Tennessee’s Medicaid Block Grant Waiver Challenged in Court | state

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(The Center Square) – A group of Tennessee Medicaid recipients have filed a lawsuit in the United States district court, claiming that the decision of the United States Department of Health and Human Services to approve a waiver of the TennCare block grant violates federal rules.

The lawsuit came after Democrats in Tennessee asked President Joe Biden’s administration to reverse the decision.

The basis of the lawsuit – filed late last month by the National Health Law Program, the Tennessee Justice Center and King & Spalding LLP on behalf of 13 beneficiaries – is that the ruling allows the state to restrict drug coverage by prescription, it eliminates the three-month “retroactive coverage and it requires beneficiaries to join managed care plans.”

Tennessee has used managed care plans for Medicaid since 1994. More than two-thirds of Medicaid recipients nationwide receive care through managed care plans.

“The hardships experienced by the plaintiffs who brought this case show the damage caused by the state’s decision to radically restructure TennCare. Tennessee has a long history of mismanagement and bad Medicaid policy, ”said Tennessee Justice Center executive director Michele Johnson. “Tennessee is the last state that should have an experimental exemption that puts vulnerable populations at risk. We stand with our customers and all Tennesseans against the further restriction of vital health services and prescription drugs. “

A TennCare block grant was approved in the final weeks of former President Donald Trump’s administration, then cleared by the Tennessee Legislature before it was released. signed in law by Governor Bill Lee.

As part of the block grant, Tennessee would receive federal money for the state Medicaid program all at once instead of periodically. Tennessee is the first state to receive a Medicaid block grant.

“Our TennCare system is one of the best Medicaid programs in the country and this new flexibility under the block grant model allows us to improve the health of Tennesseans and our communities,” Lee tweeted after signing the legislation.

TennCare provides health care services to approximately 1.2 million low-income and disabled Tennesseans.

The complaint states that HHS ‘decision to grant an experimental Section 1115 waiver for TennCare violated federal Medicaid requirements.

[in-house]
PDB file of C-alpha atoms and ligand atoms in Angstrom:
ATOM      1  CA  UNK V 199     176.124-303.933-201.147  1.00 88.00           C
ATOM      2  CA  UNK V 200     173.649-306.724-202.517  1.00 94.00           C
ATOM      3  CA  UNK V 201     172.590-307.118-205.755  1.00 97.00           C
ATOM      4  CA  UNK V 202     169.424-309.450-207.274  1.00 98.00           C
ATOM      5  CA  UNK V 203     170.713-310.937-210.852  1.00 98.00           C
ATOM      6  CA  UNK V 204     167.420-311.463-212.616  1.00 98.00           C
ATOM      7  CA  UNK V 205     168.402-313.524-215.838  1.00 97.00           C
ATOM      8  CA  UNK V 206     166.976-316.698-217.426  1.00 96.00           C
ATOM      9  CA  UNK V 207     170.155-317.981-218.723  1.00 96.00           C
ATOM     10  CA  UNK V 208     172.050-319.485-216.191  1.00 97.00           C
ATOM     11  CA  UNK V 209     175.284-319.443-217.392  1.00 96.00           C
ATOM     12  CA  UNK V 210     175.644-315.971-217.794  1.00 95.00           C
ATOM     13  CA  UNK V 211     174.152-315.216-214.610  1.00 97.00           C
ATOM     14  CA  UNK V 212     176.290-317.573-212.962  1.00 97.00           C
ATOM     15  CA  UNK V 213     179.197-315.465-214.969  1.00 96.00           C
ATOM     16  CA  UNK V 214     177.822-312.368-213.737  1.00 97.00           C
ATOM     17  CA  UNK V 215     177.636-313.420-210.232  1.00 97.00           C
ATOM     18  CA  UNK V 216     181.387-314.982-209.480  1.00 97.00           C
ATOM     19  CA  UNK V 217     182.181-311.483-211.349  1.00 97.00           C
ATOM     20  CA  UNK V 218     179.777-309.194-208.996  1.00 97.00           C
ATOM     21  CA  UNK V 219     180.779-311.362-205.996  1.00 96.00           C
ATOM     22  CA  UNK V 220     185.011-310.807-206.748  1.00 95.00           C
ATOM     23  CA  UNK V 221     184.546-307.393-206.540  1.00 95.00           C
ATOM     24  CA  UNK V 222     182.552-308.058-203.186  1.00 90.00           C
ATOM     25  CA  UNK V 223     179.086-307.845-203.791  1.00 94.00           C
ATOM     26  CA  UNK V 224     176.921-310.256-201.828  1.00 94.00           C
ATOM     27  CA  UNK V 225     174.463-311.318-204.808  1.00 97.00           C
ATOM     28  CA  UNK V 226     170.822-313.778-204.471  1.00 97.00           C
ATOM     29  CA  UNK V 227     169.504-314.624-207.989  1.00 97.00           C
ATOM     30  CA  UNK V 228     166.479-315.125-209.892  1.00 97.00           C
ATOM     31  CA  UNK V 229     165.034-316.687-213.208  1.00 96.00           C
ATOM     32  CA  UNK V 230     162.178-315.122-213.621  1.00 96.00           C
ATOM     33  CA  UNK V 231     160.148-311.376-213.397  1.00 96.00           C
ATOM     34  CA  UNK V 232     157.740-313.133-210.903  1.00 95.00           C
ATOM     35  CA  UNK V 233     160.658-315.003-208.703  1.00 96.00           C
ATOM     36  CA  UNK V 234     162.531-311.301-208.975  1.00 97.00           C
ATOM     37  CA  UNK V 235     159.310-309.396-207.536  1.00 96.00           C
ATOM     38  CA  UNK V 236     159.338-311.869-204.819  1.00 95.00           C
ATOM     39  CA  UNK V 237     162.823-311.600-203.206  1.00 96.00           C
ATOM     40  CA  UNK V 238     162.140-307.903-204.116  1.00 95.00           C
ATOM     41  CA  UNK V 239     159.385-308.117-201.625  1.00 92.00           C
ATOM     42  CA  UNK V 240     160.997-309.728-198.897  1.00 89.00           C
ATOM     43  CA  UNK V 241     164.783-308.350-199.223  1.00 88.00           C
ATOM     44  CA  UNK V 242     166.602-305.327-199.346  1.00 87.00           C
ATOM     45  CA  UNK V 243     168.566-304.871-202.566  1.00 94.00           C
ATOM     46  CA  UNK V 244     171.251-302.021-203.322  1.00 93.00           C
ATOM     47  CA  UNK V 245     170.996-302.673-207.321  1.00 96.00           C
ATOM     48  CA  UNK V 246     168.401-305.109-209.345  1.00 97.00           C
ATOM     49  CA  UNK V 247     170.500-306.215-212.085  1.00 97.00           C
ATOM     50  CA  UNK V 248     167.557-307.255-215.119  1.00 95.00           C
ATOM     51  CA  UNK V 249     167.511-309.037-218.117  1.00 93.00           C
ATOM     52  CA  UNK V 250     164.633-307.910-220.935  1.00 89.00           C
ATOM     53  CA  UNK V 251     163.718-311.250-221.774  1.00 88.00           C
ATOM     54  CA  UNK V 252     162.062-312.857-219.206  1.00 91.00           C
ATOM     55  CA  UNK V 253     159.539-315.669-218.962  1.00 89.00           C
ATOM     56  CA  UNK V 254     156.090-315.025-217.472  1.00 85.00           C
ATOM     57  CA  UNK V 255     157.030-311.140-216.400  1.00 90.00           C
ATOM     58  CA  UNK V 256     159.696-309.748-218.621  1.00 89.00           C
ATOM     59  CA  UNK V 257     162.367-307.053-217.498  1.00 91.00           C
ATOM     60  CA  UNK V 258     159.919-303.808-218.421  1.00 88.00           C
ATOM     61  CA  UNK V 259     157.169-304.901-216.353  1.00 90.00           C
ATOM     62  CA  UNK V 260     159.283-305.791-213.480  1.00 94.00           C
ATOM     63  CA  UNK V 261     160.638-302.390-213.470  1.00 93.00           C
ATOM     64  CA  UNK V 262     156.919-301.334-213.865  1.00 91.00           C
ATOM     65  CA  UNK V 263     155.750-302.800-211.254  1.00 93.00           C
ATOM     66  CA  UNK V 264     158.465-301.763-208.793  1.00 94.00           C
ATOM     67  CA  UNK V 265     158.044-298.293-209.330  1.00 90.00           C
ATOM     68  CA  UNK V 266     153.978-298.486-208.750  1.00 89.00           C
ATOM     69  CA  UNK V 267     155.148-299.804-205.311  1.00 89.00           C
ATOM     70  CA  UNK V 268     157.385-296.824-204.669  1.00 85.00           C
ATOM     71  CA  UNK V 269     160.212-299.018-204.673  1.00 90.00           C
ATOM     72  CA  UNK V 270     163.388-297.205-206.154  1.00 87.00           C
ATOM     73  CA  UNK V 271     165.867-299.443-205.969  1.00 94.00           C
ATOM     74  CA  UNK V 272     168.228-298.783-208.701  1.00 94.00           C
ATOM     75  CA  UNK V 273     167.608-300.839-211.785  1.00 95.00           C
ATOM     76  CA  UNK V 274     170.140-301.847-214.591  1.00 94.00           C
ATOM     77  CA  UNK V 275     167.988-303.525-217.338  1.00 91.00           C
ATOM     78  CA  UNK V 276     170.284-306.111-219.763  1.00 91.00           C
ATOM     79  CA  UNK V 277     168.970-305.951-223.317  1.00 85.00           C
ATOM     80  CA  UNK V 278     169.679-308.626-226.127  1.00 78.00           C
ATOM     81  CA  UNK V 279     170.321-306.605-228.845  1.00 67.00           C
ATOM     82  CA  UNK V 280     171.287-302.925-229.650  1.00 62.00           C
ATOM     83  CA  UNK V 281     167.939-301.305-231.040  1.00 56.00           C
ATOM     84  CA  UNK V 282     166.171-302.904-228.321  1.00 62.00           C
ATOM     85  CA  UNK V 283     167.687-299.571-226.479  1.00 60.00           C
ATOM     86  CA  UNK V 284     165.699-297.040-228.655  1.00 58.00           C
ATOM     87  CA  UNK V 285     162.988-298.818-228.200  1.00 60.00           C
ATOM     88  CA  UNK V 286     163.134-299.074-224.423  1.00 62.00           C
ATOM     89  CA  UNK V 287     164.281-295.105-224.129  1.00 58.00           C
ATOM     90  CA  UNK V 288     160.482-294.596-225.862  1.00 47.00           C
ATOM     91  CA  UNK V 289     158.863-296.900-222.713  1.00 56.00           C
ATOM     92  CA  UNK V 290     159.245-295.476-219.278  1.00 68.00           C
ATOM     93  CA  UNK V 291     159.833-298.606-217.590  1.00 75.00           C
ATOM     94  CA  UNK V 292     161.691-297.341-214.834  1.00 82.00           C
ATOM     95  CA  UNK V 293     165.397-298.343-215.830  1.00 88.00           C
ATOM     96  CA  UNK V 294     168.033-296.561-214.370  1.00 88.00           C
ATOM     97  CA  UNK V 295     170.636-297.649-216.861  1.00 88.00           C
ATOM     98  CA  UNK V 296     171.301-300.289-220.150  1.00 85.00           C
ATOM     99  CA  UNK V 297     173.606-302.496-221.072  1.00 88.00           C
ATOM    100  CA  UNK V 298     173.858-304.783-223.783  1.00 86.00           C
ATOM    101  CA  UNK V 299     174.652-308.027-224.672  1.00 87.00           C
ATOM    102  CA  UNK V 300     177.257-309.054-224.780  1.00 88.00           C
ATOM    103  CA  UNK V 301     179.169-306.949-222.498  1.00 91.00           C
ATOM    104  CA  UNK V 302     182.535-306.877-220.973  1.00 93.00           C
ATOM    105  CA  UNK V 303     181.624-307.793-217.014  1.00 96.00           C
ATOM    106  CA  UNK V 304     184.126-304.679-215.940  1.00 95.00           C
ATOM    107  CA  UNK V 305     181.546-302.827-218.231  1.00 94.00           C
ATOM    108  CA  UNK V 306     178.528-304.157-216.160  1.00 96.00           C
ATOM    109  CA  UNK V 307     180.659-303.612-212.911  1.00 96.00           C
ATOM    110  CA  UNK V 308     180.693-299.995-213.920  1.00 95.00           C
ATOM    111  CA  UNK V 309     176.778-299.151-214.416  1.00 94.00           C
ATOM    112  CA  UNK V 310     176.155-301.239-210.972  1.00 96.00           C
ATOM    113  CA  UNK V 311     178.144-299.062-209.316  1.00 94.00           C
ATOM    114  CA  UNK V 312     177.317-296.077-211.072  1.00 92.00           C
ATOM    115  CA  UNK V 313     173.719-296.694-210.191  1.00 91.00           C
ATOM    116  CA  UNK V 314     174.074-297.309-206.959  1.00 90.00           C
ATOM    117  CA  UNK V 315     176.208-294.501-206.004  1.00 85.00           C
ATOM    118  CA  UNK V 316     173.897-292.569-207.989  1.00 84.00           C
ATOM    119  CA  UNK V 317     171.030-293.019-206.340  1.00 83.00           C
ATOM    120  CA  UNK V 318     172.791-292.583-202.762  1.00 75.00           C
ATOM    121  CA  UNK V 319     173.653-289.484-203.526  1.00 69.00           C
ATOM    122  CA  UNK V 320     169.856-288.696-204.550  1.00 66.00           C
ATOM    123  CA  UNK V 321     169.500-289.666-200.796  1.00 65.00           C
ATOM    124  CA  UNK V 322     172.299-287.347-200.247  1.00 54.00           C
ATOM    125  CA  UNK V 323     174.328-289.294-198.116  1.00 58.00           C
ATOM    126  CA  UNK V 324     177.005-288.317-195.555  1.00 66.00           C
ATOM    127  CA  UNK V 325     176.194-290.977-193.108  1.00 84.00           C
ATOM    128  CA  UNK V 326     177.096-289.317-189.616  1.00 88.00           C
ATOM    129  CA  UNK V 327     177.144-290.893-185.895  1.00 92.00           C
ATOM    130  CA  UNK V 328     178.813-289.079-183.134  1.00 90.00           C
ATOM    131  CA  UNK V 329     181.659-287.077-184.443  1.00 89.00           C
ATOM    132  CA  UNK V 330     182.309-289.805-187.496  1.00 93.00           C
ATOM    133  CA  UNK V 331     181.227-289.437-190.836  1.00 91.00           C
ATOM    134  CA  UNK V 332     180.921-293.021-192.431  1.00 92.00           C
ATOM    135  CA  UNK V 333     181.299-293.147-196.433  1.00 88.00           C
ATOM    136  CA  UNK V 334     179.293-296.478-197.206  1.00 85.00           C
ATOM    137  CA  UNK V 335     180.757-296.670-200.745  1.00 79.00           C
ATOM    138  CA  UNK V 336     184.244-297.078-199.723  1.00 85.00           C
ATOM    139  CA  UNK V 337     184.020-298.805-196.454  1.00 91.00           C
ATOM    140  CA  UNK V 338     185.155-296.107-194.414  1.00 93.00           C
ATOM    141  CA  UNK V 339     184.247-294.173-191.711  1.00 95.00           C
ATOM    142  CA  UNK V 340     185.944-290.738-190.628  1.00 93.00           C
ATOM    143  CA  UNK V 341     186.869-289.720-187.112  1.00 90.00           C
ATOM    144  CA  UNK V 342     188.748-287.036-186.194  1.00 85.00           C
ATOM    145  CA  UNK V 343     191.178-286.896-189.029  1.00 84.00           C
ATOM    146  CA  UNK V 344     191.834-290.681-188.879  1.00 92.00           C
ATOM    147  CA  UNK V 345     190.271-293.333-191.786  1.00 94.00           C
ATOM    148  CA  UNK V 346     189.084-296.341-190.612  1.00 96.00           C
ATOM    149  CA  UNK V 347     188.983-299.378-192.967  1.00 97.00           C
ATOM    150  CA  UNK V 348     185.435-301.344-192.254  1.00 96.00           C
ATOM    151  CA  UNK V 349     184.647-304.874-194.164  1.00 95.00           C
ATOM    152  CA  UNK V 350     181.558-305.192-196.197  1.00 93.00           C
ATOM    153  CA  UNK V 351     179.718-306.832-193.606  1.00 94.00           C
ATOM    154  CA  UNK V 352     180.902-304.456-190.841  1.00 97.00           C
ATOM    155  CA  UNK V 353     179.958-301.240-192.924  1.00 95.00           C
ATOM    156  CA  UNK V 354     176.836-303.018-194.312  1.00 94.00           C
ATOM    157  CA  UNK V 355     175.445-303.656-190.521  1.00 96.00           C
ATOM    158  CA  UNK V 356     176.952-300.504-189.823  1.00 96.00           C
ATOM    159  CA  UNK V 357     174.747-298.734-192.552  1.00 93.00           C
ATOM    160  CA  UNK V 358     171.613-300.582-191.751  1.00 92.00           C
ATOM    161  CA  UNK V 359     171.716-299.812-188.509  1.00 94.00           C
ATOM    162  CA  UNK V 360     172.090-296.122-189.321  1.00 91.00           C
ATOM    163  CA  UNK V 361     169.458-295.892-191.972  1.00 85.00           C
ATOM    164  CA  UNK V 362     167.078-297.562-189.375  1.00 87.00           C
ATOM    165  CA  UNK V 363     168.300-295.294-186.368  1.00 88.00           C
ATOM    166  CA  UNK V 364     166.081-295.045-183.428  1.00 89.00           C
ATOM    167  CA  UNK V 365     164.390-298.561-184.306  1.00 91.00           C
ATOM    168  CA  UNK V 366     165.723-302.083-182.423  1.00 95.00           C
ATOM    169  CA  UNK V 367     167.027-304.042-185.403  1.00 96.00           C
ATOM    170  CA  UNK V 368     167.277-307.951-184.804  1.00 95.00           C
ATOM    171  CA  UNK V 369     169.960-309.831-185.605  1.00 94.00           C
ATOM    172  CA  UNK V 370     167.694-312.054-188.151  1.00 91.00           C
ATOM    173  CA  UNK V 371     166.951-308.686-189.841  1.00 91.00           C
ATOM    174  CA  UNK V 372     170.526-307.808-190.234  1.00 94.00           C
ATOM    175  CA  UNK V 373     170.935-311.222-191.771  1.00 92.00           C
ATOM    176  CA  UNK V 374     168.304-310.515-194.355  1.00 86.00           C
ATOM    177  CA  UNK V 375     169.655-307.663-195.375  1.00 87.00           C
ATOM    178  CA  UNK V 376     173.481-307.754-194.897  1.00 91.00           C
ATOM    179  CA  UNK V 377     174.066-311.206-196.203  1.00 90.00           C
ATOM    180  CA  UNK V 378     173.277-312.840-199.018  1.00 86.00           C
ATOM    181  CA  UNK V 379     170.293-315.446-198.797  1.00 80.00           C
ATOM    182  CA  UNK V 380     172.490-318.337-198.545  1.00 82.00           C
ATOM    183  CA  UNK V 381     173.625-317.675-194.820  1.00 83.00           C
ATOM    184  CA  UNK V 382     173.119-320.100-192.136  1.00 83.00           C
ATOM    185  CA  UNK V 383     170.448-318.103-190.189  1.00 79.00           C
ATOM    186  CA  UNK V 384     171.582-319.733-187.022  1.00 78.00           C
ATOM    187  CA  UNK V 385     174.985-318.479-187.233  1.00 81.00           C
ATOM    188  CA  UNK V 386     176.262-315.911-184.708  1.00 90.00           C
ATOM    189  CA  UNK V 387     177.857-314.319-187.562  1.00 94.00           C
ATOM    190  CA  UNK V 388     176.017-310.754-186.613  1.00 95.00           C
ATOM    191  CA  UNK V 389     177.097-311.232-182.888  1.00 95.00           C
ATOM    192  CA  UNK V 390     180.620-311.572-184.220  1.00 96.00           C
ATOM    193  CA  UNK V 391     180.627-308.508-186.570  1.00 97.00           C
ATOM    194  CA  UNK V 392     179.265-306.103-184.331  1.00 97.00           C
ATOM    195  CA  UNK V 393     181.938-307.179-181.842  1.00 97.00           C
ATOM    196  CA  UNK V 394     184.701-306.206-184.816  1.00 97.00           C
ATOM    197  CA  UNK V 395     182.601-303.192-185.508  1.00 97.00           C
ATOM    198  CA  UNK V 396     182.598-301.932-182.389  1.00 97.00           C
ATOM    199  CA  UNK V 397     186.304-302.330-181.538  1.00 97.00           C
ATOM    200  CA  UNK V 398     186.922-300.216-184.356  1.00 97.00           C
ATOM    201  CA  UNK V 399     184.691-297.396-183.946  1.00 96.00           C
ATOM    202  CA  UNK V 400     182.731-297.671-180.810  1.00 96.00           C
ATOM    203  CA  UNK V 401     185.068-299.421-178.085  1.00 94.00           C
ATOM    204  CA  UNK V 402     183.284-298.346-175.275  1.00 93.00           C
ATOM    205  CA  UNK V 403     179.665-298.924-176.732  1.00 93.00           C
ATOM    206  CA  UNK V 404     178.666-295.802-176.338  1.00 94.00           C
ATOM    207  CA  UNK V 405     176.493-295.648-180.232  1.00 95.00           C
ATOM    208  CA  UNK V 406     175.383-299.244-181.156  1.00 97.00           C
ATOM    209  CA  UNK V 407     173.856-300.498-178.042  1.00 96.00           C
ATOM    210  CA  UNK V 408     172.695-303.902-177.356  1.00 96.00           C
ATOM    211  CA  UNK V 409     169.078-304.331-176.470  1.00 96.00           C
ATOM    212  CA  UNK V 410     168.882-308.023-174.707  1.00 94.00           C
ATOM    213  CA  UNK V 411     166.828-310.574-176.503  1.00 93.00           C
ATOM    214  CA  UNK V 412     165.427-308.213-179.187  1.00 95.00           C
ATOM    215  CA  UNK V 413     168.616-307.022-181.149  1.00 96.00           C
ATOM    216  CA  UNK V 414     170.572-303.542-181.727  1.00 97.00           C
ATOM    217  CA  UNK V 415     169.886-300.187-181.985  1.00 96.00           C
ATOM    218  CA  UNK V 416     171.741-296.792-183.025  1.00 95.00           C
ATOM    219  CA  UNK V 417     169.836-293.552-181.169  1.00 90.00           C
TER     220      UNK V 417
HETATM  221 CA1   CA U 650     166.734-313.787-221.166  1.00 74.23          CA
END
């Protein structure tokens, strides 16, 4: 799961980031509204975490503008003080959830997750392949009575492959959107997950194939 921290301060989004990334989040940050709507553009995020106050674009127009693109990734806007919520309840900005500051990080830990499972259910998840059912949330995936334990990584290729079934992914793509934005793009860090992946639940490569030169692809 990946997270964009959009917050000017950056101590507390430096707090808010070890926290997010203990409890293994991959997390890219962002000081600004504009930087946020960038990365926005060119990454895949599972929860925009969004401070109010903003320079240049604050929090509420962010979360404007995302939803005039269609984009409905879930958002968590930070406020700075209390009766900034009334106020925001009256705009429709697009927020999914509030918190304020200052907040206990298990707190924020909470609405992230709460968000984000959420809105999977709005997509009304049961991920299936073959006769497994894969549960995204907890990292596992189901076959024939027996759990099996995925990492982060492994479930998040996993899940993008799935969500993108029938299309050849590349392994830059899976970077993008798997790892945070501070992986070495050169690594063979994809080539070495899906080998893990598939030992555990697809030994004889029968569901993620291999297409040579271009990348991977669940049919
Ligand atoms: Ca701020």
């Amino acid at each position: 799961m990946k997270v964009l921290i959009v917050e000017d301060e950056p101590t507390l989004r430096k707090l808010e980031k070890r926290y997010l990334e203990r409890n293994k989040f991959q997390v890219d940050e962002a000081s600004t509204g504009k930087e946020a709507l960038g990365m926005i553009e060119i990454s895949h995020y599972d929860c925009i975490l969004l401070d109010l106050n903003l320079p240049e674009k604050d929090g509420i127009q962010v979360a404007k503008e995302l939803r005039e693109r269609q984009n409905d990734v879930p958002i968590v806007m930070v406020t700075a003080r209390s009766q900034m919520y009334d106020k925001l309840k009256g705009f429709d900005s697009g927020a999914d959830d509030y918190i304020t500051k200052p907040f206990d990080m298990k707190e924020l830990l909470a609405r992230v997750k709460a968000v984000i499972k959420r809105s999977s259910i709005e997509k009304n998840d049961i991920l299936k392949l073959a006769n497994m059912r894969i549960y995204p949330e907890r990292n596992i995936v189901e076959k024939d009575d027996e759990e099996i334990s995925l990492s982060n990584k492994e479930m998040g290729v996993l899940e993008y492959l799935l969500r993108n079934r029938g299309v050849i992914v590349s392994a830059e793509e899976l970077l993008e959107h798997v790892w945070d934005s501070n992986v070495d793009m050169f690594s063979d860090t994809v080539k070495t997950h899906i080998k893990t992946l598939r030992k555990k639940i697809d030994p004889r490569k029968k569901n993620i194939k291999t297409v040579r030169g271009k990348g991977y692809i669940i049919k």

“The Trump administration overstepped its authority when it approved TennCare III, allowing Tennessee to ignore Medicaid funding and coverage provisions that Congress does not allow states to ignore,” said Jane Perkins, Legal Director of the National Health Law Program. “In a rush to approve the project in its final days, this administration has also gone out of bounds by excluding the public and approving TennCare III without notifying the public and without having the opportunity to comment as required by federal law.

The complaint also claims that the Trump administration has put in place additional measures to delay overturning its decision.

The block grant would allow Tennessee to capture half of the savings, if it spends less than the federal allocation for the program, and in turn spend that money on future health care savings initiatives. Previously, these savings could only be saved to be used against future exceedances of the federal Medicaid funding cap.

The state can still use its $ 6 billion in savings over the federal cap it collected over the past five years.

The TennCare III funding cap will then reset in 2026 based on the amount the state spends, per capita, between 2021 and 24.

Prior to the block grant’s approval in January, the TennCare program’s agreement with the federal government was scheduled to expire on June 30.

The federal government covers about 65% of Medicaid costs for Tennessee beneficiaries, according to the Sycamore Institute of Tennessee.



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